While Egyptians were joyfully celebrating Morsi’s ouster following a declaration by Defense Minister Abdel Fattah al-Sisi, police forces were shutting down television channels affiliated with the Muslim Brotherhood, including Misr 25, Al-Hafez, Al-Rahma and Al-Nas, among others.

July 8, 2013: Killing of journalist Ahmed Assem

Ahmed Assem, a journalist working for the Brotherhood-affiliated Freedom and Justice Party newspaper, was shot in the head while filming clashes in front of the Presidential Guards headquarters in Salah Salem. The last video that Assem shot revealed a military sniper aiming his weapon at the journalist.

August 14, 2013: Death of three journalists in Rabea dispersal

Three journalists were killed during the police forces’ violent dispersal of the Rabea al-Adaweya protest camp, which claimed hundreds of lives. The victims included Habiba Abdel Aziz, who worked for the United Arab Emirates-based Gulf News, Sky News reporter Michael Deane and privately owned newspaper Al-Akhbar’s reporter Ahmed Abdel Gawad. Several more journalists were injured on that day, while others reported being assaulted by police forces and having their cameras confiscated.

August 19, 2013: Death of journalist Tamer Abdel Raouf

Tamer Abdel Raouf, a journalist working for the state-owned Al-Ahram newspaper in the northern city of Beheira, was shot dead by the Armed Forces while driving through a checkpoint during curfew. Security forces claimed that Abdel Raouf was driving at high speeds and did not heed repeated calls to stop, provoking suspicion. His friend and state-owned Al-Gomhuriyya newspaper journalist Hamed al-Barbary was injured in the shooting.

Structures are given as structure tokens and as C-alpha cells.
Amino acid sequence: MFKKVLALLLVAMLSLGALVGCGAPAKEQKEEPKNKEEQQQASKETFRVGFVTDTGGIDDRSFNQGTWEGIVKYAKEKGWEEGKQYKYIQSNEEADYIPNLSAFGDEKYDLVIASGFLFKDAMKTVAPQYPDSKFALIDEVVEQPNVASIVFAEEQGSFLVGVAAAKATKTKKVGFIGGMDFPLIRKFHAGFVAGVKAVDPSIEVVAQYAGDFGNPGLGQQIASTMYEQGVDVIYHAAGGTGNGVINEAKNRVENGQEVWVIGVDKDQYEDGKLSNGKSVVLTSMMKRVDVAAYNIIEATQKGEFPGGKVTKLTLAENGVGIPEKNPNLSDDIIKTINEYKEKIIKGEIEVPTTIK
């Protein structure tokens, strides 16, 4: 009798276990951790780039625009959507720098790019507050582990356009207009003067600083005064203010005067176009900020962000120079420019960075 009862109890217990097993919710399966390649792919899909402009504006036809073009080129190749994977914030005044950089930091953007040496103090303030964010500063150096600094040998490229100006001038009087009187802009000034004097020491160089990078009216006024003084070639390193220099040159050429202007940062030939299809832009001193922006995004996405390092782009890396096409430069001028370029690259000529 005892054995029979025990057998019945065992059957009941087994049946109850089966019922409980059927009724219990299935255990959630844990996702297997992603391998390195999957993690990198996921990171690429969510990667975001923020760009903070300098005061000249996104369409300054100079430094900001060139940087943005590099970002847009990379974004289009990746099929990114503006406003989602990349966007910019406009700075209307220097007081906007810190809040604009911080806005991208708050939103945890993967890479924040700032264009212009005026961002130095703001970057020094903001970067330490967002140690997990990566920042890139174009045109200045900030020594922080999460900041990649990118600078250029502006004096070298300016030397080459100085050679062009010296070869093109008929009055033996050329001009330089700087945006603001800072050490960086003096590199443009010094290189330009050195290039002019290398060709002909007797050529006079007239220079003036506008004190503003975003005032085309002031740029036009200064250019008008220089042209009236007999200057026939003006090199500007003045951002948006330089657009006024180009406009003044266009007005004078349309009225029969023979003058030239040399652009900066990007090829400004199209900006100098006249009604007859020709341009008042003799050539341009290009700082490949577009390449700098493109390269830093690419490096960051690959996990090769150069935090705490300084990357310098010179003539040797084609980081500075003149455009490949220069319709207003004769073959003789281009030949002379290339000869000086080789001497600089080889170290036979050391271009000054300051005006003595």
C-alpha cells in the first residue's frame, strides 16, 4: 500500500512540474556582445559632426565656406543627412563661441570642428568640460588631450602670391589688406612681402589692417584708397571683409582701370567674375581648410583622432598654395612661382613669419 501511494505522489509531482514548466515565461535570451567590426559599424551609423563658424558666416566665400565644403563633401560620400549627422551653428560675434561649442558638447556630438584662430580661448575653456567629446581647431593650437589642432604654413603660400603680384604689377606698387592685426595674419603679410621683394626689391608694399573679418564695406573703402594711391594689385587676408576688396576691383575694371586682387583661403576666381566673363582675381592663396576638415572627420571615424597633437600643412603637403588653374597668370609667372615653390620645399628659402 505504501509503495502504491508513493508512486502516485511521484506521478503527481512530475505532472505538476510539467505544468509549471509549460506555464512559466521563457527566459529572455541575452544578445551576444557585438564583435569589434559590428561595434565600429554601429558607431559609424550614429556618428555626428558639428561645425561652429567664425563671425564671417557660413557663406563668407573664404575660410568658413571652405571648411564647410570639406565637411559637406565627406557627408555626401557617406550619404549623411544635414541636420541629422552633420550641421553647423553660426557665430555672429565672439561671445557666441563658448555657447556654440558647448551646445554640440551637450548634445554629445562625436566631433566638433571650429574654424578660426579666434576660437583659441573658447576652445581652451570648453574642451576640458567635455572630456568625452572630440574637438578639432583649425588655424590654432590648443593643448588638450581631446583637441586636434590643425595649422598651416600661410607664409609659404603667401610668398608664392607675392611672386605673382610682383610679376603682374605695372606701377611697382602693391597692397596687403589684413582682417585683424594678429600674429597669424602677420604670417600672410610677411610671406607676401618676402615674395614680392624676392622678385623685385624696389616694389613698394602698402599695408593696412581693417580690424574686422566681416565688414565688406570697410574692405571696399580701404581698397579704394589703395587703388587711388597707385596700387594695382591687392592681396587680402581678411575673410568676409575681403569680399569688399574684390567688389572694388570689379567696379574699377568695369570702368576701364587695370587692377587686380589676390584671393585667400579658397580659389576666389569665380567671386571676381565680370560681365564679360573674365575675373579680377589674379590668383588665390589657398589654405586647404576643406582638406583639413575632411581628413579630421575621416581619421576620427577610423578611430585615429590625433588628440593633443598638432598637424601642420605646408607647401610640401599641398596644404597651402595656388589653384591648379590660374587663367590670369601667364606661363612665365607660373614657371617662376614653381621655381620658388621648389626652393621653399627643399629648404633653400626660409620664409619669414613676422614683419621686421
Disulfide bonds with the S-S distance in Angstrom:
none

September 4, 2013: Arrest of Sinai-based journalist Ahmed Abu Deraa

Sinai-based, award-winning journalist Ahmed Abu Deraa was arrested in the violence-plagued peninsula and referred to military trial on charges of spreading false news and rumors about the Armed Forces. A military court sentenced him to a six-month suspended sentence.

October 31, 2013: Journalist sentenced for one year in prison by military court

A journalist working for the privately owned Al-Watan newspaper, Hatem Aboul Nour, was sentenced to one year in prison for impersonating an army officer while working on one of his stories. “He did not wear a military uniform, he just created an imaginary character of an army officer to some of his sources over the phone. Yes, he committed a professional mistake, but the punishment was too harsh,” his wife Wessam Abdel Samad said in an interview with the privately owned ONtv channel.

November 3, 2013: Another journalist sentenced to one year in prison by military court

Sinai-based freelance journalist Mohamed Sabry was given a six-month suspended sentence for filming in a military zone, where photography is not allowed.

February 20, 2014: 20 Al-Jazeera journalists stand trial

Twenty journalists working for the Qatari-based television network Al Jazeera are facing an ongoing trial for the case widely known as the Marriott cell on charges of belonging to a terrorist organization, working without permission and other accusations. On February 20 the court moved to adjourn the case to March 5.

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Mai Shams El-Din